“I didn't feel like continuing, because after Austin I was a little bit shocked about what I was able to do - but only in one race from 22.

"Actually I was thinking a lot about that, and honestly with the market moving so fast I wanted to be more calm. To arrive to the summer and decide.

“But seeing that Aprilia was fast in signing Jorge, obviously it would be a really good team, Maverick and Jorge, but I had already made up my mind earlier than Mugello."


As was the case when Vinales made a dramatic mid-season switch from Yamaha, team ‘captain’ Aleix Espargaro played a role in a major Aprilia signing.

This time it was for Martin to be his own replacement, and Espargaro was understandably delighted that “my best friend and the leader of the championship will be riding my bike next year”.

Espargaro ended up with a unique perspective on how Martin dealt with the blow from Ducati.

“In Barcelona,” Espargaro explained, “Jorge was very close to signing with Ducati. Actually it was almost done

“And then during the Mugello weekend they told him that they wanted more time, so it was not clear.

“Jorge had different options. After the race he stayed in my motorhome until midnight on Sunday, doing a lot of questions, asking a lot of things.

“And then on Monday he decided to sign [for Aprilia]. It was quite fast, quite exceptional because obviously they had my contract, we have the same manager, so it was quite easy really to change a few things and he was an Aprilia rider.

“It was not that sure at the beginning. He had some doubts. He had another very, very good option on the table [believed to be interest from KTM].

“After the race we spent five hours talking. He asked many things technically and obviously he was quite disappointed with Ducati so on the human side he was very interested to understand how the team is.

“He saw how happy I am, how much I enjoy these years with Aprilia. So for me it was quite easy really to convince him and on Monday morning I talked with Massimo [Rivola] and said ‘Massimo, prepare the contract, he’s convinced’ and everybody was very happy in Aprilia.”

But while Espargaro spent plenty of time with Martin in those crucial hours, Martin was adamant he didn’t get swayed by his friend.

“He had zero influence,” Martin insisted. “I don’t want to make maybe the decision of my life thanks to someone else.

“For sure I wanted to have information to try and understand where I was moving - but the decision I took was the first one that I felt.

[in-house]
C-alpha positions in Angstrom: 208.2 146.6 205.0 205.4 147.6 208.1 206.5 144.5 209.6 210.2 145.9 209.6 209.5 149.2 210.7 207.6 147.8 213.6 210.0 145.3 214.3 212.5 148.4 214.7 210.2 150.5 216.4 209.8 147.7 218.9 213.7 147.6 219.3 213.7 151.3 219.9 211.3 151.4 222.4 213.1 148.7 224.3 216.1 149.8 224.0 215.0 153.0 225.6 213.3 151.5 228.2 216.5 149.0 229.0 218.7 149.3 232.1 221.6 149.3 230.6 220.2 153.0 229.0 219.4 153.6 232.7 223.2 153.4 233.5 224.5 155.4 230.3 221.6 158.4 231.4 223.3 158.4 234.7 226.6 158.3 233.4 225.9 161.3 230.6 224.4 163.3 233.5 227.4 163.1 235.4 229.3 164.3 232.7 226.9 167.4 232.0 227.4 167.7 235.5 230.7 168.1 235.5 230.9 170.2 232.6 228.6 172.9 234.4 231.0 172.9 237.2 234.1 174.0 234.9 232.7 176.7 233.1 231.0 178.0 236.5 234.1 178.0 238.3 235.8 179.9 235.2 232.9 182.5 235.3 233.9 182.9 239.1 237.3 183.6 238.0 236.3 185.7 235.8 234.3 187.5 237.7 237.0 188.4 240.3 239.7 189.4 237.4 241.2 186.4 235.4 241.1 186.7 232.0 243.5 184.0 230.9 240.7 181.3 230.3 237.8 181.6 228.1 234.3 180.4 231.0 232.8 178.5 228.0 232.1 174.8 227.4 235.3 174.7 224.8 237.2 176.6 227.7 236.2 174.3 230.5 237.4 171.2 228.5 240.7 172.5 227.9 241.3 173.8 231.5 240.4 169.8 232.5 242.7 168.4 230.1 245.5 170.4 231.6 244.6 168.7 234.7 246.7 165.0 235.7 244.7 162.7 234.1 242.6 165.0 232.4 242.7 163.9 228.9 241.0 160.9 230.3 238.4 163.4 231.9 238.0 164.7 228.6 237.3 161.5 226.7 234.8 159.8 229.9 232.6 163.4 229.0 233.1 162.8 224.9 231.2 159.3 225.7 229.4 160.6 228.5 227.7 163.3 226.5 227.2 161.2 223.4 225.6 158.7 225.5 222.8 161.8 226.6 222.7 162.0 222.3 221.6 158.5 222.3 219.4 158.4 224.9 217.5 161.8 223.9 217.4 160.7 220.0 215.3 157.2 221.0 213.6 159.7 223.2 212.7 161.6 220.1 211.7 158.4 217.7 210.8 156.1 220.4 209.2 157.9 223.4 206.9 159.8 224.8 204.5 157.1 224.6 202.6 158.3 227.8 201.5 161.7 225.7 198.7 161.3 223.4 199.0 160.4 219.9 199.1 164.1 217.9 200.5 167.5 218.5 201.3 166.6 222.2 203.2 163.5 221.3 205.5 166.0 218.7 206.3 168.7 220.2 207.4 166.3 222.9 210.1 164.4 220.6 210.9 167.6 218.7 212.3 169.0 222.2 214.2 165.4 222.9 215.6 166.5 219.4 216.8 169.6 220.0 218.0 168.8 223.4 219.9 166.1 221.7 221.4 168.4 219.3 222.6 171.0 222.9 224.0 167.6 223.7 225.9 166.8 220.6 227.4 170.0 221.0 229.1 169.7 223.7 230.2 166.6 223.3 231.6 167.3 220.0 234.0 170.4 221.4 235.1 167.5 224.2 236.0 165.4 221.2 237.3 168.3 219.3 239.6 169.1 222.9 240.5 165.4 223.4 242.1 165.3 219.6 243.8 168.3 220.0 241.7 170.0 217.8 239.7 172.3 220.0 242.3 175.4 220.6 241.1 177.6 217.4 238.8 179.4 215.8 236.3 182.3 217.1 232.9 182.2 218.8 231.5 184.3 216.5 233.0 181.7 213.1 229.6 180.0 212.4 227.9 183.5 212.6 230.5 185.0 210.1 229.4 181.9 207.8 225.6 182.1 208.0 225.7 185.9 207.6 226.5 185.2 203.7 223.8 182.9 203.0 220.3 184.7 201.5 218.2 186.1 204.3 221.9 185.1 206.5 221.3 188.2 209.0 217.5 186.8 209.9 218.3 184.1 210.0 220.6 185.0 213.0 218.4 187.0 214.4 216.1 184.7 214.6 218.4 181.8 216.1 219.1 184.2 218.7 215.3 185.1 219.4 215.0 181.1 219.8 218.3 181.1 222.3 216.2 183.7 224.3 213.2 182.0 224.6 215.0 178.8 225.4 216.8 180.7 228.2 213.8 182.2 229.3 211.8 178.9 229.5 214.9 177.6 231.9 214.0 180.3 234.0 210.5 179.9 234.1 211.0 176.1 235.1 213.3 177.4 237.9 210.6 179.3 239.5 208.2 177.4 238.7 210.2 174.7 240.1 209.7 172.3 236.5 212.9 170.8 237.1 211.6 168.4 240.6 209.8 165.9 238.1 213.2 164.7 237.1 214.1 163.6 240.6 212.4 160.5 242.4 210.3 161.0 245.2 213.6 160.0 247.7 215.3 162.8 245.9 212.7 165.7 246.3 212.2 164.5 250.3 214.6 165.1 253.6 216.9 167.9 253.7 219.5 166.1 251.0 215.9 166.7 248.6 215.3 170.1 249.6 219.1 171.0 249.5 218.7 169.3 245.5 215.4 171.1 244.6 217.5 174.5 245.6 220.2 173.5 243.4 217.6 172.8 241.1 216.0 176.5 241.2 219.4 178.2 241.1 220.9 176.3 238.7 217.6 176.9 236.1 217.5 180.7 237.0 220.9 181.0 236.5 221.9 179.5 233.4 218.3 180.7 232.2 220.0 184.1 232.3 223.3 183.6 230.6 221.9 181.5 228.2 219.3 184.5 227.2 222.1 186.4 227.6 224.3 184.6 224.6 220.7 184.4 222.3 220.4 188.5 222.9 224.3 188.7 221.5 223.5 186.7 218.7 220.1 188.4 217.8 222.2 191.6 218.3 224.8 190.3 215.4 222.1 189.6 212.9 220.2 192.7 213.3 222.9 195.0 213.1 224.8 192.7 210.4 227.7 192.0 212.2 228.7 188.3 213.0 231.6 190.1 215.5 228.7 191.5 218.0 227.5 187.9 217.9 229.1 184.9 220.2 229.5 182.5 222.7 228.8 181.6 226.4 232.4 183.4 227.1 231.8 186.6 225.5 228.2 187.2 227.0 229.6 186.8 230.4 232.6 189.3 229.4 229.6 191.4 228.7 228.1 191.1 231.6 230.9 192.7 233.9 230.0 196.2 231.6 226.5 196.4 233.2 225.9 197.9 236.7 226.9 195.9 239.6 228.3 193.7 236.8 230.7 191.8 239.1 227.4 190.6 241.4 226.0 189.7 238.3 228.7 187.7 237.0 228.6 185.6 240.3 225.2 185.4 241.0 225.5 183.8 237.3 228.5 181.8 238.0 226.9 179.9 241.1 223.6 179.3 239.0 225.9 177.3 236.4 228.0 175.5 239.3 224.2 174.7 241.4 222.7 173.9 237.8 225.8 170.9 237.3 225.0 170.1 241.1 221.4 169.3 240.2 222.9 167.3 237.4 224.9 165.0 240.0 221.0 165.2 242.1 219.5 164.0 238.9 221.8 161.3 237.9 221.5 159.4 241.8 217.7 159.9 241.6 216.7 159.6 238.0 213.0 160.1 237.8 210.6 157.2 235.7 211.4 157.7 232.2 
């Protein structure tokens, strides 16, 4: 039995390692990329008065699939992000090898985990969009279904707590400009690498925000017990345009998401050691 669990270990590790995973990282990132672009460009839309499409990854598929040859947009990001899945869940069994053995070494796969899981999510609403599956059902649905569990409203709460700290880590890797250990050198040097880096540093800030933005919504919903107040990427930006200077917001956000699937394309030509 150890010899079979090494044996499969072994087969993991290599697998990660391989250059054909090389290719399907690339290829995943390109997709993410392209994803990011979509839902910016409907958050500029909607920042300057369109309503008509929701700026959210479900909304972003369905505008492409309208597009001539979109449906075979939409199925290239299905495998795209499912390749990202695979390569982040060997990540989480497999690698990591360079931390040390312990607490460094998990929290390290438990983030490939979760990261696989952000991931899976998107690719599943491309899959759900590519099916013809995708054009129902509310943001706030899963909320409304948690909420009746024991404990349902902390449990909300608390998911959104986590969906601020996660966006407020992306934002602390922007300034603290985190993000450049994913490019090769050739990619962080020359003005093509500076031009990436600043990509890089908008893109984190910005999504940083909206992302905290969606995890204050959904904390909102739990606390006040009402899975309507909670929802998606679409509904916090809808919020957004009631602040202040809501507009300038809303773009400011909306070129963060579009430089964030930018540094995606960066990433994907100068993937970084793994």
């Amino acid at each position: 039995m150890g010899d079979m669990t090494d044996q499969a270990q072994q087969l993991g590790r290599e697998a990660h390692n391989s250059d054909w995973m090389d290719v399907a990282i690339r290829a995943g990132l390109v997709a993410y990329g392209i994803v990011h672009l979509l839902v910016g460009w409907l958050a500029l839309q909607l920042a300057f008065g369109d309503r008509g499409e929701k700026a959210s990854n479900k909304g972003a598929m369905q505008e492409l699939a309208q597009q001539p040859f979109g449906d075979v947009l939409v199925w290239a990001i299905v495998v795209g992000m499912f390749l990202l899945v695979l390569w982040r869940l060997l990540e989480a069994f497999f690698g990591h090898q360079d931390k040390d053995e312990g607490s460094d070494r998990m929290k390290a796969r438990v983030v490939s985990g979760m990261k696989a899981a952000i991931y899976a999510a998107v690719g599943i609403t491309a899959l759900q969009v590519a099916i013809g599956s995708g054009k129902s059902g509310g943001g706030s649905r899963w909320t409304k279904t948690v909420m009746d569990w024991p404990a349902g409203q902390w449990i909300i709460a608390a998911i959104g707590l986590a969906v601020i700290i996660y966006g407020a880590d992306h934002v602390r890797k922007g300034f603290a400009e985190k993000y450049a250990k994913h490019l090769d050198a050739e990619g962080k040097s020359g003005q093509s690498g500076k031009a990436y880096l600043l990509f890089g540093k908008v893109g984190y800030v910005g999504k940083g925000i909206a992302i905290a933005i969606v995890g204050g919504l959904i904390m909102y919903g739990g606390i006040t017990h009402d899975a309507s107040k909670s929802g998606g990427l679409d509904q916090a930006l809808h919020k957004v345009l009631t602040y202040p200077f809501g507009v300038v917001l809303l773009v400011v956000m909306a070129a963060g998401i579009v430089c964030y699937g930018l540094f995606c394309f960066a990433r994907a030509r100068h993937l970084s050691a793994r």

“Maybe I started to think of another bike, but I said no, I will take the decision with my heart because I will be happy there. When someone is happy they are fast.”


It’s not always easy to tell your boss that you’re leaving your job for a better opportunity - and that process is made even harder when your current boss is also your childhood hero and global superstar Rossi.

However, Bezzecchi was relieved to discover that Rossi wasn’t disappointed to find out that he would be leaving the VR46 Ducati ranks next year, after having to break the news that he had been offered a factory Aprilia seat.

“We are both a bit sad by this,” Bezzecchi admitted, “but he is happy for me. We spoke a lot during these days, and saw each other on Monday to watch the Italian football team. 

“It was the day that the news came out, and we hugged each other and he was happy for me.

“Fortunately he understood everything, because I was a bit afraid to be honest! But he understood, like a good friend.”

The decision comes just under a year after Bezzecchi elected to remain with Rossi’s team on year-old machinery rather than making a move to current-spec bikes at Ducati’s top tier Pramac team because he felt he’d fare better in the familiar atmosphere of VR46.

Bezzecchi said the fact this was a factory opportunity not a move between satellites made this a very different decision.

“Once I changed, I wanted to change to a full factory team,” he explained.

“Last year, Ducati gave me the possibility to go into the factory-supported team, which was a very good offer, but I didn’t know if I would feel the same with all the team like I do right now.

“This year was different. I had the chance to change from my team to a full factory team. The decision was different.”


While Ducati’s created an epic multiple championship-winning 2025 factory line-up in Bagnaia and Marquez, that decision has effectively triggered the exits of Martin, Bezzecchi and Pramac from what had been an ominously strong eight-bike armada that was extremely hard for the rest of the grid to get among.

That’s a welcome rebalancing of the MotoGP field, reckons Espargaro.

“Everybody was expecting changes from Liberty Media and then the paddock by itself made the movement!” Espargaro joked.

“It’s going to be very interesting. Ducati - by the strategy they took, which I respect - helped the other manufacturers a lot. That’s for sure.

“KTM is going to be super-strong. Aprilia’s going to be very strong. With really motivated riders in KTM and Aprilia and it looks like they’re [Ducati] going to lose two bikes, it’s going to balance the championship.”